North Miami, Fla.—Louis Wolfson III turned a skeptical planning commissioner into a powerful ally with the help of a 40-foot-tall mural.

Wolfson is a partner with Pinnacle Housing Group, an affordable housing developer based in Miami. At Pinnacle Lakes, a 240-unit, $15 million redevelopment in North Miami, Wolfson commissioned "The Playground," a huge image of children playing on a jungle gym.

The mural was created by C.J. Latimore, a world-renowned pop artist and president of the C.J. Latimore Design Studio, located in Hallandale, Fla.

The commissioner with authority over Pinnacle Lakes had already declared herself highly skeptical of affordable housing developers, Wolfson said. But when this local official saw the art that Wolfson had commissioned for the project, she became one of the development's strongest supporters. Pinnacle Lakes held its grand re-opening in November 2003.

Pinnacle has made it a habit to include large, public art pieces in its affordable housing projects. The art gives residents a sense of pride about their home and encourages them to take better care of it. "They don't trash the place," Wolfson said.

But Wolfson's large public art pieces also send a strong message to the community. "Politicians see that you are trying to do more than the bare minimum," Wolfson said. "We want to improve property values, not hurt them."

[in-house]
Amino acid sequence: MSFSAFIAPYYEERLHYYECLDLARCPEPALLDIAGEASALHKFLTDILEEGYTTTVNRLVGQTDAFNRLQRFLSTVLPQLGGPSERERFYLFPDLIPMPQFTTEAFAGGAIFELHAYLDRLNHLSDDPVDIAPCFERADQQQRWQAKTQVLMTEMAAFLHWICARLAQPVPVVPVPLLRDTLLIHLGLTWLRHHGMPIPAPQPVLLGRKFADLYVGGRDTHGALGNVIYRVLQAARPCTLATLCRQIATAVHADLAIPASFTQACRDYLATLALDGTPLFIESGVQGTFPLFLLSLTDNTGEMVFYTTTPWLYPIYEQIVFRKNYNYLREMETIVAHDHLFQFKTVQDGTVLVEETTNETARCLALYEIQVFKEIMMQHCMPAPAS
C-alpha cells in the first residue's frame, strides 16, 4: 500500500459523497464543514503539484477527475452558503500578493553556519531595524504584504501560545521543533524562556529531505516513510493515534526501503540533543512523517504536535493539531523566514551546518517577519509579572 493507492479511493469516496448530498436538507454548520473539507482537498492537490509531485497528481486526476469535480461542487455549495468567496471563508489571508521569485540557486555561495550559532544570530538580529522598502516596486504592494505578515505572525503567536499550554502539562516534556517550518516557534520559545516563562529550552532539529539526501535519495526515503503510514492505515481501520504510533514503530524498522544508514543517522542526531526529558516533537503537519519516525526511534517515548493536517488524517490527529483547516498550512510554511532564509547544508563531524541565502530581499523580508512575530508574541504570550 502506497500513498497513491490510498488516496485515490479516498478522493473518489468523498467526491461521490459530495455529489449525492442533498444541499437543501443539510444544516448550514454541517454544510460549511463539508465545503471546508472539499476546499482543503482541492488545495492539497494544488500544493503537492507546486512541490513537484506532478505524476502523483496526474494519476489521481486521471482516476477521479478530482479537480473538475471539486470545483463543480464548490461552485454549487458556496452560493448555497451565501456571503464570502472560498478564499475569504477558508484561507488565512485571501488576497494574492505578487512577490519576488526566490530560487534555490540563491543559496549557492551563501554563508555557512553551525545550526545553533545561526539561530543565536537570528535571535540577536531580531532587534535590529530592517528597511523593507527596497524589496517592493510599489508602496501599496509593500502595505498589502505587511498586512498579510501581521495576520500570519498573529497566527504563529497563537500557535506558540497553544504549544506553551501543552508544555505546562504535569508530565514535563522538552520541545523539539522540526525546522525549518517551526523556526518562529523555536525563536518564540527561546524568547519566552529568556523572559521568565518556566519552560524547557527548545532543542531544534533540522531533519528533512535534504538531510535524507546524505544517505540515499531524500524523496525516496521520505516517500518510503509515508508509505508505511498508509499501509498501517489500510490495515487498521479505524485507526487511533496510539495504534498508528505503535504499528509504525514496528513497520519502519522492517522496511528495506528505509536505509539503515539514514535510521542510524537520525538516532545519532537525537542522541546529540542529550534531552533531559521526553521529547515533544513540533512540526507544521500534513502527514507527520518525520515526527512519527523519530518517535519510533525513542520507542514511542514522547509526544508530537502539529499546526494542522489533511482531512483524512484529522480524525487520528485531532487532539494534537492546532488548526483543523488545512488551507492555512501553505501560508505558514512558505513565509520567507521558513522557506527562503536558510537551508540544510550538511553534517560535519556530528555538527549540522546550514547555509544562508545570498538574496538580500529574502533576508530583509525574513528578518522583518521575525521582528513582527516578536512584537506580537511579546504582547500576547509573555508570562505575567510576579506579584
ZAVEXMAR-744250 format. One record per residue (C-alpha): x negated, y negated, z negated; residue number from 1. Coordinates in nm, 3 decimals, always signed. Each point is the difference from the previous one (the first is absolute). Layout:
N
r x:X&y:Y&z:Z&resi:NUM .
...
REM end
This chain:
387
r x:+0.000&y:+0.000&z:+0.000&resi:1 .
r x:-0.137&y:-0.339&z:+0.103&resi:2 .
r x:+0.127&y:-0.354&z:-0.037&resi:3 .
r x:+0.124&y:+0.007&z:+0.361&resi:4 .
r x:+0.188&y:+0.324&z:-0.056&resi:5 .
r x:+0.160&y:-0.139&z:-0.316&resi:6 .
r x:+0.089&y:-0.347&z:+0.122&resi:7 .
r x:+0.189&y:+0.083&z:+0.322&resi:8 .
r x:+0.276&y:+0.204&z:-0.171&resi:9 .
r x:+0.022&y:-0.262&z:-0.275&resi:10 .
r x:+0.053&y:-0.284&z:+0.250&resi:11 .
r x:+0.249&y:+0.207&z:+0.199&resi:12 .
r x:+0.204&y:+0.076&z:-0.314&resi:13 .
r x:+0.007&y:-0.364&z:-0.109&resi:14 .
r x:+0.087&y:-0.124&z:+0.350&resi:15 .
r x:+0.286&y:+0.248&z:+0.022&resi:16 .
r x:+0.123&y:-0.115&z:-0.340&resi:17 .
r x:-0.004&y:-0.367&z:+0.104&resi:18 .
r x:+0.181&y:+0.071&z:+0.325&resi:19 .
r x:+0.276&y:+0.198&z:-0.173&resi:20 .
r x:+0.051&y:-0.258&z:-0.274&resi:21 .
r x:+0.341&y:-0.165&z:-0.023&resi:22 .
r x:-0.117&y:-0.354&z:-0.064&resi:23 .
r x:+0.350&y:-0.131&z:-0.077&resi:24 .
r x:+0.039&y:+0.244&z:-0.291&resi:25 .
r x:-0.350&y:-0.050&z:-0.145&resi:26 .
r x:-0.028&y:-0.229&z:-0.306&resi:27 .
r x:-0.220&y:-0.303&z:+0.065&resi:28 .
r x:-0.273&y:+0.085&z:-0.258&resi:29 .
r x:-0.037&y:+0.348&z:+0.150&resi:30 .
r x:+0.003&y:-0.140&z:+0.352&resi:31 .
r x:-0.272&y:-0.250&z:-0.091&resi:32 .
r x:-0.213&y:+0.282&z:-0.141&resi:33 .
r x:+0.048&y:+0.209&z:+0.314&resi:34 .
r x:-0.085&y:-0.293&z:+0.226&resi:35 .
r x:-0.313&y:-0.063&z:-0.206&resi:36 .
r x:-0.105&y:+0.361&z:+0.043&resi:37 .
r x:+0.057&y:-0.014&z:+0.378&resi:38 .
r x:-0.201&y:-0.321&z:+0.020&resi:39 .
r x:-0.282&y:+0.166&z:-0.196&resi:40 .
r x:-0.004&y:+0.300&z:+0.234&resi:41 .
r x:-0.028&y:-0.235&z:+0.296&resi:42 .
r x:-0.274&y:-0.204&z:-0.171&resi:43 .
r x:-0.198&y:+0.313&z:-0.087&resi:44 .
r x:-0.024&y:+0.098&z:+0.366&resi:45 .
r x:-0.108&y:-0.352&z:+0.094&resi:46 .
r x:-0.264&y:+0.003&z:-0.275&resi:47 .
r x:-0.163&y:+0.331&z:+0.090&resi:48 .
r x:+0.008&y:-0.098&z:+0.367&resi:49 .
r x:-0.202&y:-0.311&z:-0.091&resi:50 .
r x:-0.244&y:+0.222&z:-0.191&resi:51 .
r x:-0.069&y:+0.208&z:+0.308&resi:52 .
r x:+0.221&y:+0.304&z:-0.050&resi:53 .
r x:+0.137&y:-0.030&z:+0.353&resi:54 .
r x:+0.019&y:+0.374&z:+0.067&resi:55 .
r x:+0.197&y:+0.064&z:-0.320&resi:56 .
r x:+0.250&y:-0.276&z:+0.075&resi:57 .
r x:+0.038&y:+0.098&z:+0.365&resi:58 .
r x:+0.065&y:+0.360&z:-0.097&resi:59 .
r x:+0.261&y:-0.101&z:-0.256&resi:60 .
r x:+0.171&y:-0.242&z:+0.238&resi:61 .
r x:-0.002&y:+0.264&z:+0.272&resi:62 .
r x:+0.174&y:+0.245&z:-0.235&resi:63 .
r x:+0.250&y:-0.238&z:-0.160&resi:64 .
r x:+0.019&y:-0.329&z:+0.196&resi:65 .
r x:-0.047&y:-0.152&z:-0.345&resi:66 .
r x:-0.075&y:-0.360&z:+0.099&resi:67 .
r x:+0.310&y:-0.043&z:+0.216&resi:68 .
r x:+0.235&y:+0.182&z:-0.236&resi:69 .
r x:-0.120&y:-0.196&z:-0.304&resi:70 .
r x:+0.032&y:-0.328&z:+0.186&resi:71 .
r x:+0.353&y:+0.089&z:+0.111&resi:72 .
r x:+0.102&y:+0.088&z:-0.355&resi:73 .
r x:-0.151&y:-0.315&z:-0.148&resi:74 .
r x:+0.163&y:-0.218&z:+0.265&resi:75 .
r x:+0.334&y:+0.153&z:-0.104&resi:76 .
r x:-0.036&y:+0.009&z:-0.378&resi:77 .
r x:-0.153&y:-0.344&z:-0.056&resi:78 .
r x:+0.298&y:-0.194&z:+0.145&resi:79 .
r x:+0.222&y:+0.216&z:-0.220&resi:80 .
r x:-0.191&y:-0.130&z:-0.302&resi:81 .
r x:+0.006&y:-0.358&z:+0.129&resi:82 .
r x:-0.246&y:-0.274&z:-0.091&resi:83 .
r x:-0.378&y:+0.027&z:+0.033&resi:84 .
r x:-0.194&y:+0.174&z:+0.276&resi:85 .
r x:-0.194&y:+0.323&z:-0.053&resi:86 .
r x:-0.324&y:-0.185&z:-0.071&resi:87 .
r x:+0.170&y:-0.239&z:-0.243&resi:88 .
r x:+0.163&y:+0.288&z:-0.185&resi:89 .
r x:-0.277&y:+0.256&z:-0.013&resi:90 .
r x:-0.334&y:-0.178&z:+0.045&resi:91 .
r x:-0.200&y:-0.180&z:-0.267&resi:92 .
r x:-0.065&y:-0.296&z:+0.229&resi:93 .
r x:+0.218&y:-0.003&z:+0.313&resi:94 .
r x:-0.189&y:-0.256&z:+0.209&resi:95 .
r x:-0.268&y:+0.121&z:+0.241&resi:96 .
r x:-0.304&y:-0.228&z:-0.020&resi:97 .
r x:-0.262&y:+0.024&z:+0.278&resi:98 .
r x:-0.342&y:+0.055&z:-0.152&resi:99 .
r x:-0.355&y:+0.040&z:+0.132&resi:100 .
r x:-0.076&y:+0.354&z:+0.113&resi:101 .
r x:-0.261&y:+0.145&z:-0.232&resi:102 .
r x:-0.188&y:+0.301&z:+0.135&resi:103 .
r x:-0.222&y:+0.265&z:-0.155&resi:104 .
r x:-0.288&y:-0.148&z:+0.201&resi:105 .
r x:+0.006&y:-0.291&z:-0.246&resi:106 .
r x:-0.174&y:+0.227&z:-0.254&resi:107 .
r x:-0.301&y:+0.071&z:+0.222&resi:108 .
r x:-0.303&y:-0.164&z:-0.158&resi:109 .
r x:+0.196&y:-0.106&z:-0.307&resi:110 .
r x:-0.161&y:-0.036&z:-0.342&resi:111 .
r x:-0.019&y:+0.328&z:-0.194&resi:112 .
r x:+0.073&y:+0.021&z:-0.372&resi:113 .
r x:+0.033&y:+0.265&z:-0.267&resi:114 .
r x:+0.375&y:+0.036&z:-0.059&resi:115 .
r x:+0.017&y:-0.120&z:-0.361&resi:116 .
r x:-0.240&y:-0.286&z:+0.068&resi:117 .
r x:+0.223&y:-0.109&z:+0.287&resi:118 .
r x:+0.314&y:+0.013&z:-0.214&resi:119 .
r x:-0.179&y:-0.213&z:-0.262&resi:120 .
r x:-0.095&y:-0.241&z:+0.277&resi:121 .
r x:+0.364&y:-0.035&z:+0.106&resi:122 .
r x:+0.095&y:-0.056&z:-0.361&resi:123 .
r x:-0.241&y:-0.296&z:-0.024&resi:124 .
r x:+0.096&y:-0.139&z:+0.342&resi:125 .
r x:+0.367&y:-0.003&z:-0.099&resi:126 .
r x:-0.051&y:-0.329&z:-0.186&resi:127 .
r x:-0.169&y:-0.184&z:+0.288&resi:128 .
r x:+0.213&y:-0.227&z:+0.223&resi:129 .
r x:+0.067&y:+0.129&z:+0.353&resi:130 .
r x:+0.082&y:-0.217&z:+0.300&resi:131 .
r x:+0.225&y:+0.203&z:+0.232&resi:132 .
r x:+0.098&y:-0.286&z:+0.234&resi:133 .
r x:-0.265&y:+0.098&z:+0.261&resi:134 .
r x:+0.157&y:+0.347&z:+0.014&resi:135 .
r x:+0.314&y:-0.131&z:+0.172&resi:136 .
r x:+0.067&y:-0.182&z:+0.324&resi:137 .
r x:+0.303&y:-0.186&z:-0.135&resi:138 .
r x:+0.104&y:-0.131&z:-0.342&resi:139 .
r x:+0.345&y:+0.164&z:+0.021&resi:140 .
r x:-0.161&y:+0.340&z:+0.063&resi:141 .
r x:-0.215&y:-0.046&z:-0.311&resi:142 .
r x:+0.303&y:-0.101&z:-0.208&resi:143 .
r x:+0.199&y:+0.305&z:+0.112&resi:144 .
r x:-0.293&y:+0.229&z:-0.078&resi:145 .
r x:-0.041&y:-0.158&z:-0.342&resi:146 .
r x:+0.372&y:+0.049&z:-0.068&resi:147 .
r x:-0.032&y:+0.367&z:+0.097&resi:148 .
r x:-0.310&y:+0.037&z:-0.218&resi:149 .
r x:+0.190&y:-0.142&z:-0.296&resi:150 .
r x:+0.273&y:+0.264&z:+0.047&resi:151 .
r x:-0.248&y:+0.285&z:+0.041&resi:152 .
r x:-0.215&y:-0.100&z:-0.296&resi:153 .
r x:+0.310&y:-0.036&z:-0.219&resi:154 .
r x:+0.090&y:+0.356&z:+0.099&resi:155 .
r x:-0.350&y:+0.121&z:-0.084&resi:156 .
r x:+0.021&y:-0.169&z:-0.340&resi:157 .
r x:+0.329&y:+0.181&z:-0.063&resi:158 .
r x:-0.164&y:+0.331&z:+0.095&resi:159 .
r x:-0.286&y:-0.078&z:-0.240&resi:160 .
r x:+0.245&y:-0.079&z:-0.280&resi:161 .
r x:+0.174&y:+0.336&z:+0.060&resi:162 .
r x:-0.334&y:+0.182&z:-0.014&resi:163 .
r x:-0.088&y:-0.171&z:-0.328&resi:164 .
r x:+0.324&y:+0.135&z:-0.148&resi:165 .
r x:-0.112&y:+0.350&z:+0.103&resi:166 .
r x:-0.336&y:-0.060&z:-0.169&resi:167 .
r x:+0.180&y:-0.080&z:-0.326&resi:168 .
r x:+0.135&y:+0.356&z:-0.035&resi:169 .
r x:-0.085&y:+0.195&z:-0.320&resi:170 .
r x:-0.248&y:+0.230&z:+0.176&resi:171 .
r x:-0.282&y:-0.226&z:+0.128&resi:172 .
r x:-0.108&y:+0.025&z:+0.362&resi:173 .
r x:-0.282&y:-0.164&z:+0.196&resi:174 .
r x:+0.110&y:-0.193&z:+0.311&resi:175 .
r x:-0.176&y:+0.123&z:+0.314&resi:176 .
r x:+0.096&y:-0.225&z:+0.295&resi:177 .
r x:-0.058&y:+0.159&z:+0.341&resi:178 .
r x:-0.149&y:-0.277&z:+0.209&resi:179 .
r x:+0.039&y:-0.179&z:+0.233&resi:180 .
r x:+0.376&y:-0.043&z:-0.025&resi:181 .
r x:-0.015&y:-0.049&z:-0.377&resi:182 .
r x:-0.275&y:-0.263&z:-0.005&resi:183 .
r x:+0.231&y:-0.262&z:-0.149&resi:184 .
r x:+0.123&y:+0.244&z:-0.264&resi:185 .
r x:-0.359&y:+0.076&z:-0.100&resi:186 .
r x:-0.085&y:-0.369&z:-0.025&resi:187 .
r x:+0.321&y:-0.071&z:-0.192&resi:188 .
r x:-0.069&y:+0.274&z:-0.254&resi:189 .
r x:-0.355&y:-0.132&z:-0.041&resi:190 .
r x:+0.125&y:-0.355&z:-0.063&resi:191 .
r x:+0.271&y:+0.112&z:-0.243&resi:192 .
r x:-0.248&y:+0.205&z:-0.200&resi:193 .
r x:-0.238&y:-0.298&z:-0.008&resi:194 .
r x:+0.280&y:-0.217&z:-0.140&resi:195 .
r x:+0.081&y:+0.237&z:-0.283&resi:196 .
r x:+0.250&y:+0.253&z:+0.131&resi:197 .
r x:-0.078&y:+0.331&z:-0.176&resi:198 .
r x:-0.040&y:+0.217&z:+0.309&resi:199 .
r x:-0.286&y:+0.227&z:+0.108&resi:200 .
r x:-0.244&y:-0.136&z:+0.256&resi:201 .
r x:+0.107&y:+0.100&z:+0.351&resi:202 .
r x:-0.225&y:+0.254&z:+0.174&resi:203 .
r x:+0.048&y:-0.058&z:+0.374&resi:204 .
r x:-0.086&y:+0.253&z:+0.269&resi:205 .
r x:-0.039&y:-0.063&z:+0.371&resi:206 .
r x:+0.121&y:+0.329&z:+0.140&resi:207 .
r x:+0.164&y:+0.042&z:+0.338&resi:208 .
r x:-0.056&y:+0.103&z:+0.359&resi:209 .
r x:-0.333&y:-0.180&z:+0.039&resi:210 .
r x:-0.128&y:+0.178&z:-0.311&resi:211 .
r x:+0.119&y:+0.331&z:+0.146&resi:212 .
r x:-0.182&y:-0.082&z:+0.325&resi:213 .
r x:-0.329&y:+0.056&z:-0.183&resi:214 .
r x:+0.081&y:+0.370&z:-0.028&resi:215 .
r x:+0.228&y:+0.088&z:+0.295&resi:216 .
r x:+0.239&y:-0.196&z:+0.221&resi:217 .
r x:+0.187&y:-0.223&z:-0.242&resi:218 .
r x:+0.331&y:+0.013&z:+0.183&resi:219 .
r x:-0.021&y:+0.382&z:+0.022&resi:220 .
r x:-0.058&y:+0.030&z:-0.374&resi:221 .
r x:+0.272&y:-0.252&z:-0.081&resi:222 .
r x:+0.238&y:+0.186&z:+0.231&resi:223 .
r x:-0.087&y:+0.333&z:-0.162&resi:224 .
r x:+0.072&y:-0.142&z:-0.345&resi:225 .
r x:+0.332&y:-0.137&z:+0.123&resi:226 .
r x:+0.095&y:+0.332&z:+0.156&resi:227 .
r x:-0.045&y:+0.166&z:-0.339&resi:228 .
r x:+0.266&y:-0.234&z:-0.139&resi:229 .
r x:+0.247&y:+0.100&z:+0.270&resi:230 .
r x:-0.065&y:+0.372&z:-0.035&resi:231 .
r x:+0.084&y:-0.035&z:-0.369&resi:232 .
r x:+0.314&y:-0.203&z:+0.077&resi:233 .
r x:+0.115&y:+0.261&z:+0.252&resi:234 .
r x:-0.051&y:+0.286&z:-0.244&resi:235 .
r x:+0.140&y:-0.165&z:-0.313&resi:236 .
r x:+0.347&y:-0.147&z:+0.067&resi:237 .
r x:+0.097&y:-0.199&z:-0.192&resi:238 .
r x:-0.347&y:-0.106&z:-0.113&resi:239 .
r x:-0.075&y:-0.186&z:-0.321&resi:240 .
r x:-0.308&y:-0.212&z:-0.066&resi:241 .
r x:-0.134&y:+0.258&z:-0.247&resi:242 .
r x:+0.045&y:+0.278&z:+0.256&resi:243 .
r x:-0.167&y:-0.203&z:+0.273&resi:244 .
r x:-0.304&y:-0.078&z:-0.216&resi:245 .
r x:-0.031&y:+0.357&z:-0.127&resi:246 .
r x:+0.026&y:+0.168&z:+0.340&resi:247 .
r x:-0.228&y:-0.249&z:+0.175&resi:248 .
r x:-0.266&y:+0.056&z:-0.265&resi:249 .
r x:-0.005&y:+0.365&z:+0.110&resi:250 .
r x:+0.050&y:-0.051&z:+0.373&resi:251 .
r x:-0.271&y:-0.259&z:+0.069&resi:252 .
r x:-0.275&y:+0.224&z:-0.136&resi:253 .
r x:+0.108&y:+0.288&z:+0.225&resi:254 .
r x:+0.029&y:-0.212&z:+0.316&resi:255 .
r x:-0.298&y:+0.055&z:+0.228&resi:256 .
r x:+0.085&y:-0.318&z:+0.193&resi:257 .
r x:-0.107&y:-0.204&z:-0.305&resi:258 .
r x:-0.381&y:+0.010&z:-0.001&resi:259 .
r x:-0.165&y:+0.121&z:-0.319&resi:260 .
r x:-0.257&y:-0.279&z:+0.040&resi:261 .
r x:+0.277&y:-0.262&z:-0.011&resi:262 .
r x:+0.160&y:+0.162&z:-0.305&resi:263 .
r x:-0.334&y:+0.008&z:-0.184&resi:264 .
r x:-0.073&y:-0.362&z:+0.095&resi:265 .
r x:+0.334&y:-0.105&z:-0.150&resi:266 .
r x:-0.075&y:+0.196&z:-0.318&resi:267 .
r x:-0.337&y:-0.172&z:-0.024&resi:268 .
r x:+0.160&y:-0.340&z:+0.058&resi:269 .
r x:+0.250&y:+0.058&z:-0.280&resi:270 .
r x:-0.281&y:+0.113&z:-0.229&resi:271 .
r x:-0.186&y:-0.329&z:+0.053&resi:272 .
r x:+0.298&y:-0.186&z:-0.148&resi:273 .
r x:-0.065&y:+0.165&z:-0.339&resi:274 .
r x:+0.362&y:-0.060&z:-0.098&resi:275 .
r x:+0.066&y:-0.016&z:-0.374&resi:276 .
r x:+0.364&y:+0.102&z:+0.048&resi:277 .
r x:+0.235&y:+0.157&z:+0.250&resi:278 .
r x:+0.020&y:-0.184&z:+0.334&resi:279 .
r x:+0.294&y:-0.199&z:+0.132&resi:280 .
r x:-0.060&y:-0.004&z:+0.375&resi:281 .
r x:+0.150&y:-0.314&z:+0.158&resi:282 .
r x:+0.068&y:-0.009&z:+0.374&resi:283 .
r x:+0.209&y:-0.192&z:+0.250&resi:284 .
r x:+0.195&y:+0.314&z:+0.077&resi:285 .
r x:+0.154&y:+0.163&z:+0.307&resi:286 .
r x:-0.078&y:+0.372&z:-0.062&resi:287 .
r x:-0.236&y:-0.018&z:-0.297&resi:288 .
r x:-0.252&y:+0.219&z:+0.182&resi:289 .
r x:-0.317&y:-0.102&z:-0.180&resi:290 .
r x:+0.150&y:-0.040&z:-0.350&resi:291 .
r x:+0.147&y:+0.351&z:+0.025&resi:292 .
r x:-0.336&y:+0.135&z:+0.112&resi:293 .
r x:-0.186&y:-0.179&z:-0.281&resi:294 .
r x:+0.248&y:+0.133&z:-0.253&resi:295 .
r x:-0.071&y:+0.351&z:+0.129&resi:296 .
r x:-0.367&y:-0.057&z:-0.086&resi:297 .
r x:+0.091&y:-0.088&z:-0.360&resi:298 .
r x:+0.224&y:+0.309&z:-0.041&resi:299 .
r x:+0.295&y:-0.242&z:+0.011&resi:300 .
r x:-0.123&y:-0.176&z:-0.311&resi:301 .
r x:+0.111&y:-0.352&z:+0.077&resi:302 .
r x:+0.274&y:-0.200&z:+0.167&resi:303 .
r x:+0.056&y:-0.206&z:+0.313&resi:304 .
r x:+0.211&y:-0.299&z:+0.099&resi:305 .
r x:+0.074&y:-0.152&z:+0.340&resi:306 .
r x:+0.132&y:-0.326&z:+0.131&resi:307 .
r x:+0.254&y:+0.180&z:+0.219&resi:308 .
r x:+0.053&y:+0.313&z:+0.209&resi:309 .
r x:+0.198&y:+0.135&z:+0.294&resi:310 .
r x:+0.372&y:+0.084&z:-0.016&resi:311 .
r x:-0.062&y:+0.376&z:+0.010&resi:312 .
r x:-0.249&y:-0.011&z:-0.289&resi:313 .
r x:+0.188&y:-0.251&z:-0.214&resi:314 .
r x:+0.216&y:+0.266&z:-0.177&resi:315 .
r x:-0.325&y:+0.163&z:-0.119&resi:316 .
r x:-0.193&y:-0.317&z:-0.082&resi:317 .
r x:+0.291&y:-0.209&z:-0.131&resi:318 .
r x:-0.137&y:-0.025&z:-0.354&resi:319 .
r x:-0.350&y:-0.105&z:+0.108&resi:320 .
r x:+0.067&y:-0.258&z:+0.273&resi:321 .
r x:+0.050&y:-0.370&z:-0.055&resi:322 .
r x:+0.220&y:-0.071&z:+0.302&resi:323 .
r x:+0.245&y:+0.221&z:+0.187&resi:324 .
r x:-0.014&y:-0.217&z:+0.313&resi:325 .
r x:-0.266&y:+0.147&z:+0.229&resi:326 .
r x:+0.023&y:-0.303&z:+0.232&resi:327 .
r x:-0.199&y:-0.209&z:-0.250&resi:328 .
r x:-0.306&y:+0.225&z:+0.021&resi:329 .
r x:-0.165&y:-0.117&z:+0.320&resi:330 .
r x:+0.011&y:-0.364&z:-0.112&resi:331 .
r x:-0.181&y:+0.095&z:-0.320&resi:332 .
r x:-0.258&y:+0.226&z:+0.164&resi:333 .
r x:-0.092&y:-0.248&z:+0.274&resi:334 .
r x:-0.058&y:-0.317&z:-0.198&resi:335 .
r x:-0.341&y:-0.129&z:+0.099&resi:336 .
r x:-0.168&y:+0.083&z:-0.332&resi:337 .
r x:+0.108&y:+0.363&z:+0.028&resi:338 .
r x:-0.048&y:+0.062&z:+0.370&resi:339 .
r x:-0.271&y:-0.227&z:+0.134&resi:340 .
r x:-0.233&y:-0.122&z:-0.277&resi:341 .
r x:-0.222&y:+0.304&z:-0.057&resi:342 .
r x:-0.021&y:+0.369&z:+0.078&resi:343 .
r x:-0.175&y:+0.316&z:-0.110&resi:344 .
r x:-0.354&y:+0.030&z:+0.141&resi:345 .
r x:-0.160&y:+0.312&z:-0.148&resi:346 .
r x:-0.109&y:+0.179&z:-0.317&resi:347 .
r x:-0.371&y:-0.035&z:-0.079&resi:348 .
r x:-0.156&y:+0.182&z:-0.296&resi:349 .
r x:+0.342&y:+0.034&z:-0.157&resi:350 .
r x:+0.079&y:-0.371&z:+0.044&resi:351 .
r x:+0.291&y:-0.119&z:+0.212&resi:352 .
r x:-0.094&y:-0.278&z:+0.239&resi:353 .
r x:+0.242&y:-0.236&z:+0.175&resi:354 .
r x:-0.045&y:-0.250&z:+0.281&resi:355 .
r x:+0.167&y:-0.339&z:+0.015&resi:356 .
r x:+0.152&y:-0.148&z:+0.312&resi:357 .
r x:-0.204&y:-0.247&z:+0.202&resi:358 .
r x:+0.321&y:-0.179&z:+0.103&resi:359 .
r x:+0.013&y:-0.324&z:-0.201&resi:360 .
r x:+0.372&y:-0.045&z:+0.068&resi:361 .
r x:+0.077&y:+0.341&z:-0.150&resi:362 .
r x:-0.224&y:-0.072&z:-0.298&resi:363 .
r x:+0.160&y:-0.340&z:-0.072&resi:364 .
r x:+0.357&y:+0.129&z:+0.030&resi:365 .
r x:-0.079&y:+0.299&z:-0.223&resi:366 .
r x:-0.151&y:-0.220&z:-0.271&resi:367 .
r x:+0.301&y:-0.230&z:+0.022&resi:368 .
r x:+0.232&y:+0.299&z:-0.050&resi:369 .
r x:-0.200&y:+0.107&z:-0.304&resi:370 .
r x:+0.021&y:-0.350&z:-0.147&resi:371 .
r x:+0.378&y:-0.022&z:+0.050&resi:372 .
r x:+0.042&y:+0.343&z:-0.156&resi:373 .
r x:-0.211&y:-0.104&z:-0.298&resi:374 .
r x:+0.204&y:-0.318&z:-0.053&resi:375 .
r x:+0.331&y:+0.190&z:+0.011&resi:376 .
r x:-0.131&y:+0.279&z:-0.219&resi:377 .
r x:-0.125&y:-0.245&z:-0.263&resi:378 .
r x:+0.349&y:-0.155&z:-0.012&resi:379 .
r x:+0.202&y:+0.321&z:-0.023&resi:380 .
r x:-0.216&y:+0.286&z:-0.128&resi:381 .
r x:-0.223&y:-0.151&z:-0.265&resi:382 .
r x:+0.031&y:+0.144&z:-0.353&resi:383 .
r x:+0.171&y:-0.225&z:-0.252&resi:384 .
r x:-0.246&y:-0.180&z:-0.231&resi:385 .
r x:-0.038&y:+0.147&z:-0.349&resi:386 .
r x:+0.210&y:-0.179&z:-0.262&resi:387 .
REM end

Sending this message is especially important in Florida, where communities biased against affordable housing are working hard to shut out developers. Builders call this mindset NIMBY, or the Not In My Back Yard syndrome.

"If you don't have political support, NIMBY's going to win," Wolfson said. "If you don't have grassroots support, NIMBY's going to win."

The positive message sent by public art has another benefit: It helps the bottom line. "It gets you more work," Wolfson said.

Pinnacle's record of adding public art to low-income housing also includes Rayos del Sol, a 199-unit project in East Little Havana completed March 2003, where Wolfson commissioned brilliantly colored, fiberglass butterflies for the sides of his buildings and a large sculpture of the sun made of a fiber-optic material that changes color.

Because the art serves a public purpose, the artists are often willing to work for much less than their regular rate. Wolfson typically pays his artists "tens of thousands of dollars when it should have cost us hundreds of thousands," he said. "All of them have been thrilled to bring art to the masses."

Pinnacle Housing Group, founded in 1997, is currently working on 10 affordable apartment communities throughout Florida's Miami and Dade counties that will be completed over the next three years.